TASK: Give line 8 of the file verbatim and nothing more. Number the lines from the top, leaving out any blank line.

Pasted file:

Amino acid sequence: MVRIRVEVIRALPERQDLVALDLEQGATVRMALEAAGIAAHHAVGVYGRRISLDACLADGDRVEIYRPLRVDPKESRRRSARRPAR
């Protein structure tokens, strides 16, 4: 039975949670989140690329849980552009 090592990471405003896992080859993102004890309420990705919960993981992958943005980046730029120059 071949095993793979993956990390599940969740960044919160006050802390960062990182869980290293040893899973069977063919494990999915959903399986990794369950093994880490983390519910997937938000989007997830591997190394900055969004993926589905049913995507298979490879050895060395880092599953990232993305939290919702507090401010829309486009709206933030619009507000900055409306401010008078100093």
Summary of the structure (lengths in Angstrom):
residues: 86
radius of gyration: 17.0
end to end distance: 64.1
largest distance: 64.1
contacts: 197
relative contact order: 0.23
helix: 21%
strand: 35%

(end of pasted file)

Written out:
contacts: 197